Without North-east Commission, Donor Agencies Will Not Support Nigeria – Goje

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Senator Danjuma Goje, a former governor of Gombe State and chairman , Senate Committee on Appropriation, represents Gombe-central Senatorial District in the National Assembly. In this interview with ANDREW OOTA, he speaks on the need to rehabilitate the displaced people of the north-east as well as the need to rebuild the region through a legal framework that would give birth to the North-east Commission.

You have been in the fore front of the process of ensuring the establishment of the North-east Commission that would give legal backing for the rehabilitation and reconstruction of the north-east region, why did you think a commission would be the best way to go?

I do not know if you have been to the six states of the north-east, particularly Borno, Yobe and Adamawa , and if you did, you would appreciate the level of devastation, destruction of properties, the killings and the manner of brutality that took place in these places. The towns in these areas have being totally destroyed so much that if, you want to fix the affected areas, you will have to begin from the very scratch. I must tell you, that the rehabilitation and reconstruction of these areas cannot be achieved in one or two years, it will take a long time to bring normalcy to these areas, therefore the only way to effectively assist the affected people requires a more stable, permanent legal framework such that would be identifiable, acceptable locally and internationally. This is because, rebuilding the north-east cannot be done by the federal government of Nigeria alone, it requires the three tiers of the government, it would need the assistance and intervention of the international community, they have already given us their words and commitment. The international community and the foreign donor agencies are willing to come in to assist, but they will be more comfortable to step in, if there is an identifiable and legally established institution, that is the only way they will be willing to put in their money and collaborate in the rebuilding process of that devastated region. The same goes for the foreign donor agencies.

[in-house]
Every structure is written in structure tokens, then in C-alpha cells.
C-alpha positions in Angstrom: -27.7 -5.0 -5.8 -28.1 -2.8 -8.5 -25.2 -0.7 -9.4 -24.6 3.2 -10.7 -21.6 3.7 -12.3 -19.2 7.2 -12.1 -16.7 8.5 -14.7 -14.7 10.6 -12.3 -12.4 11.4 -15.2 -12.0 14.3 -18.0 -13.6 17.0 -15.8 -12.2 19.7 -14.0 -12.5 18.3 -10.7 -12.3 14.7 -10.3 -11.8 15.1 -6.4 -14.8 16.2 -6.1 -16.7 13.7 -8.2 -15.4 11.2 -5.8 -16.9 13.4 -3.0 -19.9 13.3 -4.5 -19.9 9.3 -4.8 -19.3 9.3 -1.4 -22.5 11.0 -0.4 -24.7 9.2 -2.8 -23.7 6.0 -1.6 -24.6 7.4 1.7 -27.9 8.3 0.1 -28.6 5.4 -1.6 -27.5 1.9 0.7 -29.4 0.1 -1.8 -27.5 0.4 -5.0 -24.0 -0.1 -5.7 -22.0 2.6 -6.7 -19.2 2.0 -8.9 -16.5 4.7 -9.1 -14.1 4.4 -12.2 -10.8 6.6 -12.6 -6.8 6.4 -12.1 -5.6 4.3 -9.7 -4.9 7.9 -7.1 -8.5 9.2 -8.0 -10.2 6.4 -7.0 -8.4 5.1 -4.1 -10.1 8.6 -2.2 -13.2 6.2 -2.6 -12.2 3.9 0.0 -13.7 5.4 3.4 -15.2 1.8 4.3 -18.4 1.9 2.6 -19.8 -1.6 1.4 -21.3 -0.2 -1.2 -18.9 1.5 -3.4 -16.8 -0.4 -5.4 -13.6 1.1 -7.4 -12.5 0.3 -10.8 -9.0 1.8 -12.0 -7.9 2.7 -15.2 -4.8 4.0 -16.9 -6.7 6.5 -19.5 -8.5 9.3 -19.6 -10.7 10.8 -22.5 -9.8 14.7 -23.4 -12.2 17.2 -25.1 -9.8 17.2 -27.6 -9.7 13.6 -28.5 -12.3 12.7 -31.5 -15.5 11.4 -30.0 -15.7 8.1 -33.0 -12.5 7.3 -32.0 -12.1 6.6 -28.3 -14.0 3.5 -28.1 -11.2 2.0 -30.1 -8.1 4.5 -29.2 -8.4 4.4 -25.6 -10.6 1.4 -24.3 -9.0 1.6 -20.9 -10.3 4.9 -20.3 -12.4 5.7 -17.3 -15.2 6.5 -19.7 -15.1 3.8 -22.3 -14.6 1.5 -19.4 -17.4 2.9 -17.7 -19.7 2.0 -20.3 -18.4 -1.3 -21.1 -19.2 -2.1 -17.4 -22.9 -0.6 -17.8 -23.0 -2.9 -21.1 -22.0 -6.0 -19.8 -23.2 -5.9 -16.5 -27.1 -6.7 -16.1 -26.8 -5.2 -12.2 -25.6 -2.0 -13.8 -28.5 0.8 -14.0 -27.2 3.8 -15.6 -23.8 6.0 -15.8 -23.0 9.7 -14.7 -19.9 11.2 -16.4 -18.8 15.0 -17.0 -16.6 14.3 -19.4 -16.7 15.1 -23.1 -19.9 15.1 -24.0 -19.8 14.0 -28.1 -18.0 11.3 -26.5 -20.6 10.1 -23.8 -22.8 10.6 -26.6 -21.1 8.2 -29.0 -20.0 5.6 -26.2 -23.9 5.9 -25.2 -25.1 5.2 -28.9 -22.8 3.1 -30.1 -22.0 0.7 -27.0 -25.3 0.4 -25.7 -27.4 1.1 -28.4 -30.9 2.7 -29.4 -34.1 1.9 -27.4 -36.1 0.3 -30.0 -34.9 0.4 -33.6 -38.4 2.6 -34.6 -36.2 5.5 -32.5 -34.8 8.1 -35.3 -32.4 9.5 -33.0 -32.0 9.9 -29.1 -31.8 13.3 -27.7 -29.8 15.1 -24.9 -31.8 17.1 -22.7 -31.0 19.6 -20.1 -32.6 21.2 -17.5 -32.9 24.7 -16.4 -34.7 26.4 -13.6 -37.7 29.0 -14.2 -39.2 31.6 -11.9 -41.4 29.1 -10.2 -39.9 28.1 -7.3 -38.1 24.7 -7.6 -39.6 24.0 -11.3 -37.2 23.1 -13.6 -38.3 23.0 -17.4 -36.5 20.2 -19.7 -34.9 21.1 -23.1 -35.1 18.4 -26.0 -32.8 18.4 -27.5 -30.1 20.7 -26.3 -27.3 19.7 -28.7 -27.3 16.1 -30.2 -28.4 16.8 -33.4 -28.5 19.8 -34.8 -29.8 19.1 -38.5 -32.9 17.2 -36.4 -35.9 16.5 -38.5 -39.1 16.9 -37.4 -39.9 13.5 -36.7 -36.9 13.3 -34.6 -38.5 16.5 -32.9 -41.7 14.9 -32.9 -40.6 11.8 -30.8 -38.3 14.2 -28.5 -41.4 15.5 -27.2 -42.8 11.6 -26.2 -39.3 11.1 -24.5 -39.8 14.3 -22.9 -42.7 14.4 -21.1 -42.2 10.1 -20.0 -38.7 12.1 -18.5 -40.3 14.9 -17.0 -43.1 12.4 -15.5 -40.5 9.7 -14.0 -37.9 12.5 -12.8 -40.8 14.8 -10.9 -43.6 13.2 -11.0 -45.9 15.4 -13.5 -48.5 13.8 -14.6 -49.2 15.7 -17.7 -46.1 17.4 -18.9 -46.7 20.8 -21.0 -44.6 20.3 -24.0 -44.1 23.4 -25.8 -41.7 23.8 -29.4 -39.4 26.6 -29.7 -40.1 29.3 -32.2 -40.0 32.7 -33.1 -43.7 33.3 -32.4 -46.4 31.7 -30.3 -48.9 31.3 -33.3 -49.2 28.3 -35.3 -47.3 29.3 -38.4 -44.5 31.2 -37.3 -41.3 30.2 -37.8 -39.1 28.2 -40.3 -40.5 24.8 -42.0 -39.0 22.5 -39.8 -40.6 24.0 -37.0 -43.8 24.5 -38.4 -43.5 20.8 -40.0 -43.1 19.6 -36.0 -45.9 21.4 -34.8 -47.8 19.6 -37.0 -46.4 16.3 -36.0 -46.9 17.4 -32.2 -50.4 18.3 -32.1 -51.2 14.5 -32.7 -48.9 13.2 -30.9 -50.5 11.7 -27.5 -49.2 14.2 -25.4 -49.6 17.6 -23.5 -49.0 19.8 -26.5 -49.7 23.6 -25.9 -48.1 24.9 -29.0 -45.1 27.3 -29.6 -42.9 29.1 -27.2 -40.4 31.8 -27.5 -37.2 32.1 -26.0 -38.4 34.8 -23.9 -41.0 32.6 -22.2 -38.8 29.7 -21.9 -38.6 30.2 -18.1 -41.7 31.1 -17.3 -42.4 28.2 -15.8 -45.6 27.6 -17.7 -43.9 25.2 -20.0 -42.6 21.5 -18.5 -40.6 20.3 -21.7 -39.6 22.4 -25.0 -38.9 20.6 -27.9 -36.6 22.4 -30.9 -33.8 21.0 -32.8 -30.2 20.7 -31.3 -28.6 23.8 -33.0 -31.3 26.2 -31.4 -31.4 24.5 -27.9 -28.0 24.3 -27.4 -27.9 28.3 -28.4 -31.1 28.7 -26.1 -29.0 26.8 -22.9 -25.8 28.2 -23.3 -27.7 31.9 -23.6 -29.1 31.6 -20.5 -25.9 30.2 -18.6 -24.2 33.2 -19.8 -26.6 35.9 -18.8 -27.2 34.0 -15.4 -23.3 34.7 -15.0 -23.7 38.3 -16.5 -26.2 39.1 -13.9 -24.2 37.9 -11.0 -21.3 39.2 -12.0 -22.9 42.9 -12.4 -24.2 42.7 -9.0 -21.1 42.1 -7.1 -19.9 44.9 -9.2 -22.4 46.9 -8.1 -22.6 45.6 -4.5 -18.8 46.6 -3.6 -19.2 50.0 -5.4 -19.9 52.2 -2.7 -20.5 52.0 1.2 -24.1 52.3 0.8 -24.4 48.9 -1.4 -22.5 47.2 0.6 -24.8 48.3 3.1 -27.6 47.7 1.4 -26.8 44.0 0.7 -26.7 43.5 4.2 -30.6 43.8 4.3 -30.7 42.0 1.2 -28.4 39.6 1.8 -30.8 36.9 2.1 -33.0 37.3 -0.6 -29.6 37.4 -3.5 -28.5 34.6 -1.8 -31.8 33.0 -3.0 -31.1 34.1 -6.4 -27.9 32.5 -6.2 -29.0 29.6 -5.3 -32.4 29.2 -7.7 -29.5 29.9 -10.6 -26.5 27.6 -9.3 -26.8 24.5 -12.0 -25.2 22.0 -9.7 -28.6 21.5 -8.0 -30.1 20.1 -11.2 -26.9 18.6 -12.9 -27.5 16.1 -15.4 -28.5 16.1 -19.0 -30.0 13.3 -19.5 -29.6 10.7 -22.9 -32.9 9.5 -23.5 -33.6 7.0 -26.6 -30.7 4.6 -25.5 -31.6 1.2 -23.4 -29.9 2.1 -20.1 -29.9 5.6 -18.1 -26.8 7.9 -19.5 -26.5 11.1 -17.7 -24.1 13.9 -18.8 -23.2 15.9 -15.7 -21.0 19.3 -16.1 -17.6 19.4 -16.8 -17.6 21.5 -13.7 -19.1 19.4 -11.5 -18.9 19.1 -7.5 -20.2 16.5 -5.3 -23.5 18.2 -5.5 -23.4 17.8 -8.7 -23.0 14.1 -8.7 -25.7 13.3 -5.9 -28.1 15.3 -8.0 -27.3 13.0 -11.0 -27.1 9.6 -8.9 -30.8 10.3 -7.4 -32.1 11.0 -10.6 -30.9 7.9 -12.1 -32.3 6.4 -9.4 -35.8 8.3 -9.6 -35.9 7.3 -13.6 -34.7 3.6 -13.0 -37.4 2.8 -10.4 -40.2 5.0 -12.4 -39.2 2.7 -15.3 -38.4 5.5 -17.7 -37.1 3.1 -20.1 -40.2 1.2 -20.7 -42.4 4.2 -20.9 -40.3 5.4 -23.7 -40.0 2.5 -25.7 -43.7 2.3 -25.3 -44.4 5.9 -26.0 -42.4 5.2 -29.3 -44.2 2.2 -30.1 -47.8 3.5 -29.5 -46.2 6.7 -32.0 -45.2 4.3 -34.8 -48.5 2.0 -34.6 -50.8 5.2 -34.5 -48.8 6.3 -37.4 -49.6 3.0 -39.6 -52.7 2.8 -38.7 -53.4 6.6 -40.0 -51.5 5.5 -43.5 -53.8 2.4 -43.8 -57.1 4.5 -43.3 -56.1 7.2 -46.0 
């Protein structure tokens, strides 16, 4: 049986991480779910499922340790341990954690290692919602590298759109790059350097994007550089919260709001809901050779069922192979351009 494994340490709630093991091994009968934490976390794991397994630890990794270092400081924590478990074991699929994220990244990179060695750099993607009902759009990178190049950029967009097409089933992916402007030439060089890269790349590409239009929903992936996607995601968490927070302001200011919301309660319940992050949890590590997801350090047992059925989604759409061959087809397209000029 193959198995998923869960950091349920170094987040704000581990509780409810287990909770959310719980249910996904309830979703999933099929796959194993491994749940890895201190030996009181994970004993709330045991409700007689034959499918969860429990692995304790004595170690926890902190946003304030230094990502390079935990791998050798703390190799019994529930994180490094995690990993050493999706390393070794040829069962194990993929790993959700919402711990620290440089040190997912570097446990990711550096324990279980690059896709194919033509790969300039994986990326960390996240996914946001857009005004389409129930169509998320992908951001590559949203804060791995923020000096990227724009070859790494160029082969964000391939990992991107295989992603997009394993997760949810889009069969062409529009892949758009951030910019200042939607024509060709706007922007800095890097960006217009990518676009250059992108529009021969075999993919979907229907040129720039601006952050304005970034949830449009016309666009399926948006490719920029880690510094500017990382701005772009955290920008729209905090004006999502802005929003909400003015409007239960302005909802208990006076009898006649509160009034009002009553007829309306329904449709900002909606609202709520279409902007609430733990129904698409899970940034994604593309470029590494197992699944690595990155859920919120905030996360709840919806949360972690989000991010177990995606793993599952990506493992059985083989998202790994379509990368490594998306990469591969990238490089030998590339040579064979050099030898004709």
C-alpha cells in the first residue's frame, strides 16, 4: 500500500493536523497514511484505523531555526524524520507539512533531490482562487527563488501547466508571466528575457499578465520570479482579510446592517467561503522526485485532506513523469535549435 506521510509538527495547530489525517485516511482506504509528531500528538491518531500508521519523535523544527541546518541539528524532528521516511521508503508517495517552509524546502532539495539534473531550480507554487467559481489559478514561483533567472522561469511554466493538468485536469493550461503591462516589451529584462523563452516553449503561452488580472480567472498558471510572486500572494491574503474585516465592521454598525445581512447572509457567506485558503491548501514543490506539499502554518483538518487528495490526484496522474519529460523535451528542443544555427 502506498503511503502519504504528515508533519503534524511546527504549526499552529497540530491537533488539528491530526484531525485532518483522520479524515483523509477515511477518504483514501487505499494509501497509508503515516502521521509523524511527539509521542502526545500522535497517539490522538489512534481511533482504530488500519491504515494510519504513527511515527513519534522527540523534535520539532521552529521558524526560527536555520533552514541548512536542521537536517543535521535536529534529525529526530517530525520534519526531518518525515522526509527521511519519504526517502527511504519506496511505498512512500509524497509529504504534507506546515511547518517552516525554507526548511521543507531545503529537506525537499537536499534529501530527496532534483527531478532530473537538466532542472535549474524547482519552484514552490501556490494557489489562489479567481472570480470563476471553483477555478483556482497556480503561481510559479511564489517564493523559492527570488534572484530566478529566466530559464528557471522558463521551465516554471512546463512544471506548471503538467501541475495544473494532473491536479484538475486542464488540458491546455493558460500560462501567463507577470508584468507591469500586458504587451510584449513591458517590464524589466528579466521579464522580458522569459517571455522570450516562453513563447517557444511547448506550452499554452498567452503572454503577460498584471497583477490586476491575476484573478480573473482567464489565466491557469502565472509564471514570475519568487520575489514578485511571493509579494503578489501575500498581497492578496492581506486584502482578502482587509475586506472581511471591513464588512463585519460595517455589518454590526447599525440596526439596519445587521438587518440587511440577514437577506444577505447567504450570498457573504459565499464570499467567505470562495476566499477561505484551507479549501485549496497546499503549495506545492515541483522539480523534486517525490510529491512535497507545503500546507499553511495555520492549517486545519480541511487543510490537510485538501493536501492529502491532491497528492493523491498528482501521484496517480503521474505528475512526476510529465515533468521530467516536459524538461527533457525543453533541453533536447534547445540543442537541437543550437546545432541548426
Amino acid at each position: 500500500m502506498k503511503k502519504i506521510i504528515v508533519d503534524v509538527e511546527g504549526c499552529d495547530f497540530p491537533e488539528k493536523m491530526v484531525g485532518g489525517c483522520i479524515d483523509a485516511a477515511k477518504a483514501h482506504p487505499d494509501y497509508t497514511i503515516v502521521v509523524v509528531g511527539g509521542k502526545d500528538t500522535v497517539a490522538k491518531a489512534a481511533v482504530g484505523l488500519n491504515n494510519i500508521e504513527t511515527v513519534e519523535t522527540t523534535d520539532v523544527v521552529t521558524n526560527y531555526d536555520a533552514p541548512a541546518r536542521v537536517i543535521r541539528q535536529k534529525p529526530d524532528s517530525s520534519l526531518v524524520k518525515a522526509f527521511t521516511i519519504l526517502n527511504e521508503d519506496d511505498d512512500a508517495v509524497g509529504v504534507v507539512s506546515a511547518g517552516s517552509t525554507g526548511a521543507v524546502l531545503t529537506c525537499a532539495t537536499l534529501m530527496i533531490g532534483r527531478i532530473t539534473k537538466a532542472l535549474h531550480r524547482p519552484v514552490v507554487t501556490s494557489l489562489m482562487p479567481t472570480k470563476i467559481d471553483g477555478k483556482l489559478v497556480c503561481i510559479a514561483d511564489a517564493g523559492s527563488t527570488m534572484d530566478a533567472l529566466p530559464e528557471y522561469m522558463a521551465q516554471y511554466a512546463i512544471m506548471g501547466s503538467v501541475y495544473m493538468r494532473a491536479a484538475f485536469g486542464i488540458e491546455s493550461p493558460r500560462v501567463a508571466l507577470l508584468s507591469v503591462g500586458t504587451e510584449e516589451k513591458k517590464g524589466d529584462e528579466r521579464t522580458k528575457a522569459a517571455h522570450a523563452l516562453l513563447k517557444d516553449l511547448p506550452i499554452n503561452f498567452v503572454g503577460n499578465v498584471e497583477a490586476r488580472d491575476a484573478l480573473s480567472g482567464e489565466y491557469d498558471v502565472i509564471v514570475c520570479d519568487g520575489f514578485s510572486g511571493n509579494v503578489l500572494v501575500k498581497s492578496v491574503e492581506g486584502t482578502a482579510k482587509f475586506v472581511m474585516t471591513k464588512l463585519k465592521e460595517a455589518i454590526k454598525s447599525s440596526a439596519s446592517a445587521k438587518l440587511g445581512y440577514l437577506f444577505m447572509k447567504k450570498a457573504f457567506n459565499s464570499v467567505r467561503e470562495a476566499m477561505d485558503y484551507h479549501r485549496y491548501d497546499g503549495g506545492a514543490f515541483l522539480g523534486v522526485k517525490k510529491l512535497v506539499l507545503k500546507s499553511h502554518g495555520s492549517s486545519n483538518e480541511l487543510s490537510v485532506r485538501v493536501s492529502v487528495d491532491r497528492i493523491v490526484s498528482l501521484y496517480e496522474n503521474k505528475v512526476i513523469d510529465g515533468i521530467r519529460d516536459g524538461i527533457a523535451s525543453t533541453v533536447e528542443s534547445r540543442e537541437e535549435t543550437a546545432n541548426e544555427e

When you look at the south-south as an example, you would agree that beyond the NDDC, there is also a Presidential Committee on Amnesty to collaborate the work of the commission, are you expecting same for the north east?

We are not federal government, the Presidential Committee on Amnesty is a programme that was established by the government of late President Umaru Musa Yar’Adua as an ad-hoc move to convince the militants to drop their weapons and embrace peace for the good of the country, particularly in the Niger Delta. It is therefore, left for the executive to decide on whether to establish an amnesty programme for the north-east, but all that we are asking now is the establishment of the North-east Commission, which we believe will be of immense importance in the process of rebuilding and rehabilitating the north-east.

You are one of the leaders in the north-east region where peoples’ lives have being taken away mindlessly, their means of livelihood destroyed and so many in refugee or internally displaced camps, what are the leaders doing in their individual capacities to help , especially the displaced persons?